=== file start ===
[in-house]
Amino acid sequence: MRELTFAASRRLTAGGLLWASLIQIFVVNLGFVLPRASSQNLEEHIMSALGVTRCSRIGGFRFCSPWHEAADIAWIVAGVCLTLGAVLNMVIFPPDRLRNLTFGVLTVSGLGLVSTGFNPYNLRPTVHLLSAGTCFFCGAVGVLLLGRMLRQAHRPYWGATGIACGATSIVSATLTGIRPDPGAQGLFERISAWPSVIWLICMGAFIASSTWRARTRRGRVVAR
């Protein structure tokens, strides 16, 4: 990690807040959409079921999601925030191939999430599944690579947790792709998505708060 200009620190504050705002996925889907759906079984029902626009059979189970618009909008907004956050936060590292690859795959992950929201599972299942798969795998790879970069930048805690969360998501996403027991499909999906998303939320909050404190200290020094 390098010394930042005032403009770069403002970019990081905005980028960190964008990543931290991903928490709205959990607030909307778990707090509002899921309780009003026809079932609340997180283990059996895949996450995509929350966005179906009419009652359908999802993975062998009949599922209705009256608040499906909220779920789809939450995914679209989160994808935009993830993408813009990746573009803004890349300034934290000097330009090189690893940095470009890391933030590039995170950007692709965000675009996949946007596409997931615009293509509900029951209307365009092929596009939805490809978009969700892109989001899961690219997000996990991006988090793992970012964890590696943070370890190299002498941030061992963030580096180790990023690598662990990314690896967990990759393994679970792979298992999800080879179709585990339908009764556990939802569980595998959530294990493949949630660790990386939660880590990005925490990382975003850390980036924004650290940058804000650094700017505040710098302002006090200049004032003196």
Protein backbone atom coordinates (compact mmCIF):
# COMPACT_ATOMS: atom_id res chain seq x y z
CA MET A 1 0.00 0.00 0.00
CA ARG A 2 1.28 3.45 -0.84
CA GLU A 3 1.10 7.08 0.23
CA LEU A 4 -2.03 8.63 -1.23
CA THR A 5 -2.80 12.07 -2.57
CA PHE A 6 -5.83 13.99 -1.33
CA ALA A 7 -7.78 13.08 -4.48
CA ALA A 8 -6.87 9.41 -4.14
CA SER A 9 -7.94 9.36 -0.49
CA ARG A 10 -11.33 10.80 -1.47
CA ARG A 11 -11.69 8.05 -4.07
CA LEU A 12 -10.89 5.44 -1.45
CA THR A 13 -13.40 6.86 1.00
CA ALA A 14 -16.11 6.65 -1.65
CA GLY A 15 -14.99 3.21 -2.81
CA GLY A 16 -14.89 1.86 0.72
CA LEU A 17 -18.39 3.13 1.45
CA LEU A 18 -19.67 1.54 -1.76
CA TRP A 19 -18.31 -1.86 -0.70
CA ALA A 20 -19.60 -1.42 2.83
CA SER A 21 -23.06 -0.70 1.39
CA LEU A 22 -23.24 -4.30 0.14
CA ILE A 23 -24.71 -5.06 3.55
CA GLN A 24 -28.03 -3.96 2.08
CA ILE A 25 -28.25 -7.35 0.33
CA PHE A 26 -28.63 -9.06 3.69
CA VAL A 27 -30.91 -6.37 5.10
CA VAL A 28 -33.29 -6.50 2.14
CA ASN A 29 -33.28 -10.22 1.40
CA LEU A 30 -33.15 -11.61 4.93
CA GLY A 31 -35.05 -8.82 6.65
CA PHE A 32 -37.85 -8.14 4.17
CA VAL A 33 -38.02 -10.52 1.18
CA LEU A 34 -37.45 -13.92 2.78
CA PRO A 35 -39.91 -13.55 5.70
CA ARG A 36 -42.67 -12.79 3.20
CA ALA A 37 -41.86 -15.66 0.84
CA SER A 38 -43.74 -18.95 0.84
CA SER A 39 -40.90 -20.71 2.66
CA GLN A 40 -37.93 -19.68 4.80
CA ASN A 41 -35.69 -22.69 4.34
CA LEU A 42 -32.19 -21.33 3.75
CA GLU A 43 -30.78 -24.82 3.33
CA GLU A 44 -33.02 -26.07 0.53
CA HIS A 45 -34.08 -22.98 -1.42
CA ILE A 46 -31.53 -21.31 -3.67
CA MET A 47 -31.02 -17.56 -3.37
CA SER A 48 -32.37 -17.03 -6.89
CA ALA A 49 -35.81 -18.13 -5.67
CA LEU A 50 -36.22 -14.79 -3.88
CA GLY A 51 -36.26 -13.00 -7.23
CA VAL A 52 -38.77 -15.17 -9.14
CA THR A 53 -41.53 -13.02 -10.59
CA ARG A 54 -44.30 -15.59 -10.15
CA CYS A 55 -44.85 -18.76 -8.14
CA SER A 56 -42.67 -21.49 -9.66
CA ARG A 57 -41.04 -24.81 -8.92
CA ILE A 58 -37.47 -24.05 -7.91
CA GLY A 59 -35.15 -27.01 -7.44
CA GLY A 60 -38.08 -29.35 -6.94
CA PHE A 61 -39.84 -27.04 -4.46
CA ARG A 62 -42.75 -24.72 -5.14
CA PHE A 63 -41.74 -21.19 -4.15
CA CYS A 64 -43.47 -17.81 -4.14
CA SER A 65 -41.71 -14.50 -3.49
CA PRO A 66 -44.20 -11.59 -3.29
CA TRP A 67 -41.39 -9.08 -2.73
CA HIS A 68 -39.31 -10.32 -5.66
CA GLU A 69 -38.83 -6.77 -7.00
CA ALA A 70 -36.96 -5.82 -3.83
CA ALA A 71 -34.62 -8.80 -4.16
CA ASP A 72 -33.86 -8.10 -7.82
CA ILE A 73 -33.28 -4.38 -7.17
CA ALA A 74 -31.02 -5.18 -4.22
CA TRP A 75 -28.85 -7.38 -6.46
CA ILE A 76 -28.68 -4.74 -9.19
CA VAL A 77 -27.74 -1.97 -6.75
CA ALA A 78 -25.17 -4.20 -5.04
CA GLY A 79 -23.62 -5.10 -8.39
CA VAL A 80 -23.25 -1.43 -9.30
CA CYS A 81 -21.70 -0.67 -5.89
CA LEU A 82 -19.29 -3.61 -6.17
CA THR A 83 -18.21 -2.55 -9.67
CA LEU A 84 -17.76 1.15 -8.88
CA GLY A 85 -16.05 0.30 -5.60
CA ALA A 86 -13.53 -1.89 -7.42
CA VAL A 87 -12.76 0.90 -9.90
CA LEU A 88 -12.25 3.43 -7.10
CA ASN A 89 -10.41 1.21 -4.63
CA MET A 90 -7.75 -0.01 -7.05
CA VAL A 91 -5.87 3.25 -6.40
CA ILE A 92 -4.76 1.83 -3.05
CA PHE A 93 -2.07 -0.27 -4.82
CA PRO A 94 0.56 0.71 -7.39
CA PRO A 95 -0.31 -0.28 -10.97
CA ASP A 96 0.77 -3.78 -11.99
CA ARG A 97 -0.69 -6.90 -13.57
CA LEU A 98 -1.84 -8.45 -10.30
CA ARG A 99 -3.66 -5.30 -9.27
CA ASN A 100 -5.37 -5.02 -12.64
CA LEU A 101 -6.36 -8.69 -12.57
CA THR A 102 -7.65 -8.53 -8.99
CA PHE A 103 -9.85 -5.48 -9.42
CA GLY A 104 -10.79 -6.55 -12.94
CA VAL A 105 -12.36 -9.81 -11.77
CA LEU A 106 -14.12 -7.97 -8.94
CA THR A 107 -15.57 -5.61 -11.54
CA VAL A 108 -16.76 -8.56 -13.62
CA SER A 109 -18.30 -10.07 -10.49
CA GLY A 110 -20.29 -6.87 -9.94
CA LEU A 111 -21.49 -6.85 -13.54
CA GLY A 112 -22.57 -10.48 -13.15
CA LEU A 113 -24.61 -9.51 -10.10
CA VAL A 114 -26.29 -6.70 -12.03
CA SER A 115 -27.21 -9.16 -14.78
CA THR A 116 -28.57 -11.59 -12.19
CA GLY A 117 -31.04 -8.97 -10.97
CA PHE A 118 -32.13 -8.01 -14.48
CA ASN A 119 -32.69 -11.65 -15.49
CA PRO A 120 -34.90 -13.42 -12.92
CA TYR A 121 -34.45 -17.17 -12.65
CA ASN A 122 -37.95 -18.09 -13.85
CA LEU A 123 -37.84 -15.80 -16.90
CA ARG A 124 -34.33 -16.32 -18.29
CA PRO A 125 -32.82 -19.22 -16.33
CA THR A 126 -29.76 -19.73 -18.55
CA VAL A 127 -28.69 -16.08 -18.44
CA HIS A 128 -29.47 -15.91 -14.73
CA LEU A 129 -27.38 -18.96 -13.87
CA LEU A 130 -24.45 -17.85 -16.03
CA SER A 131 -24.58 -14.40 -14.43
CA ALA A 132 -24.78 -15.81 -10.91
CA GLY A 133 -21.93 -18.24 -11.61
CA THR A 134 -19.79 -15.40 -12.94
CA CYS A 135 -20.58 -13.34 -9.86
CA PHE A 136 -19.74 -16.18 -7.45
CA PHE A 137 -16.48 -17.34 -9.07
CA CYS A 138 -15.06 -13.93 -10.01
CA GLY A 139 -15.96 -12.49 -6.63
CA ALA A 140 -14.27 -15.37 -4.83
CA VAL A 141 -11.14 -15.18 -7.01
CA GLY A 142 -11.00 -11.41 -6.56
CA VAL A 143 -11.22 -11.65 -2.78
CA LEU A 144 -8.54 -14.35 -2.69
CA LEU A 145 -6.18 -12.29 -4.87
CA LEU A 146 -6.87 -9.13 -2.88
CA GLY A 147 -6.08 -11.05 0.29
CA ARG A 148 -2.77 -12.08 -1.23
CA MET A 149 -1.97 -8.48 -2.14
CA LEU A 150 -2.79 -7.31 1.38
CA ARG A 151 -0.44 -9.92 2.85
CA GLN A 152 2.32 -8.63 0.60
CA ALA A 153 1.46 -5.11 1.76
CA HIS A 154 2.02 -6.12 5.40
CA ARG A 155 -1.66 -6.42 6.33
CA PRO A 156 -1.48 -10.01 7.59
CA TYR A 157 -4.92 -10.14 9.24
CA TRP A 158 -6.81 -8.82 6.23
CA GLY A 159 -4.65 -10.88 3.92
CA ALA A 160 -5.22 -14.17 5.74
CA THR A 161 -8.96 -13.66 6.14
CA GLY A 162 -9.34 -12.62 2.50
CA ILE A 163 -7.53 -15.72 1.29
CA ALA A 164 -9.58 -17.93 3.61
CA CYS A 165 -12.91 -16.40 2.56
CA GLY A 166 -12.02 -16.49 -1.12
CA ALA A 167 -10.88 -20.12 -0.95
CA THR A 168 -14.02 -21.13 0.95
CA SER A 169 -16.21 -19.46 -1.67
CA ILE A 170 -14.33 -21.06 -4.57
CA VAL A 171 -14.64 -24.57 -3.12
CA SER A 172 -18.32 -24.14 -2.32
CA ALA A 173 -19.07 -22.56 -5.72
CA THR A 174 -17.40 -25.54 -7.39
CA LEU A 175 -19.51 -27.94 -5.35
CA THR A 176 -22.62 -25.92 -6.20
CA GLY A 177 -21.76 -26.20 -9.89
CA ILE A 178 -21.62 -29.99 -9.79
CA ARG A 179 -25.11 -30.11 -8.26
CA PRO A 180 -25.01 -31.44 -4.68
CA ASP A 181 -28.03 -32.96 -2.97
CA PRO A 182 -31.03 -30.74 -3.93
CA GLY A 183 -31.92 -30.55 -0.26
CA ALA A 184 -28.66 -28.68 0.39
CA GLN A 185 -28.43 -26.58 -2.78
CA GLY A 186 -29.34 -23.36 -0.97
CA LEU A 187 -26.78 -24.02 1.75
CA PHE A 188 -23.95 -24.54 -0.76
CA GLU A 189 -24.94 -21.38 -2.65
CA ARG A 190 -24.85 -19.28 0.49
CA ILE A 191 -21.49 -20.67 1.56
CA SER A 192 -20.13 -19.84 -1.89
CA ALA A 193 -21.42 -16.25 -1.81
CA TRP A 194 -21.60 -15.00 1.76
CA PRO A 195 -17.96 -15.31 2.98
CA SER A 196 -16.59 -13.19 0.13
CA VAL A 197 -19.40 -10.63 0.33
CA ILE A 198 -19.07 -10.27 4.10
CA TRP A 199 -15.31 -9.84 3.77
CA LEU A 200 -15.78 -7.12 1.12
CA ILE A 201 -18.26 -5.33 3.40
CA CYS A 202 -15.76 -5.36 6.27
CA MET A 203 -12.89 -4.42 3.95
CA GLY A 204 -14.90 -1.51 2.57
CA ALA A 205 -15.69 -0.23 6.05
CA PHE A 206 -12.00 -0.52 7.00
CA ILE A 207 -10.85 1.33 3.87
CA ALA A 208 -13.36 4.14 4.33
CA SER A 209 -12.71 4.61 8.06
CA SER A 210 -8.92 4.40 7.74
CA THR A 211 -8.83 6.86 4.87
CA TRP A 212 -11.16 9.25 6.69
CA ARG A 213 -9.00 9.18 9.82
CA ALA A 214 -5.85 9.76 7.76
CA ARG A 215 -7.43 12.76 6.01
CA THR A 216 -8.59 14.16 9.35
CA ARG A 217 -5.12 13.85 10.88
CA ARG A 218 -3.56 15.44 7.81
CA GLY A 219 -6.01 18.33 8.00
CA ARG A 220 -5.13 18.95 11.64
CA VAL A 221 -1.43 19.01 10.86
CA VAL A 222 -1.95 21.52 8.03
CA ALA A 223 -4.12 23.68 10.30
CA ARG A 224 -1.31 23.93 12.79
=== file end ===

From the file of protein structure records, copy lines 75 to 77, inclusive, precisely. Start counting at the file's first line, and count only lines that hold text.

CA ALA A 70 -36.96 -5.82 -3.83
CA ALA A 71 -34.62 -8.80 -4.16
CA ASP A 72 -33.86 -8.10 -7.82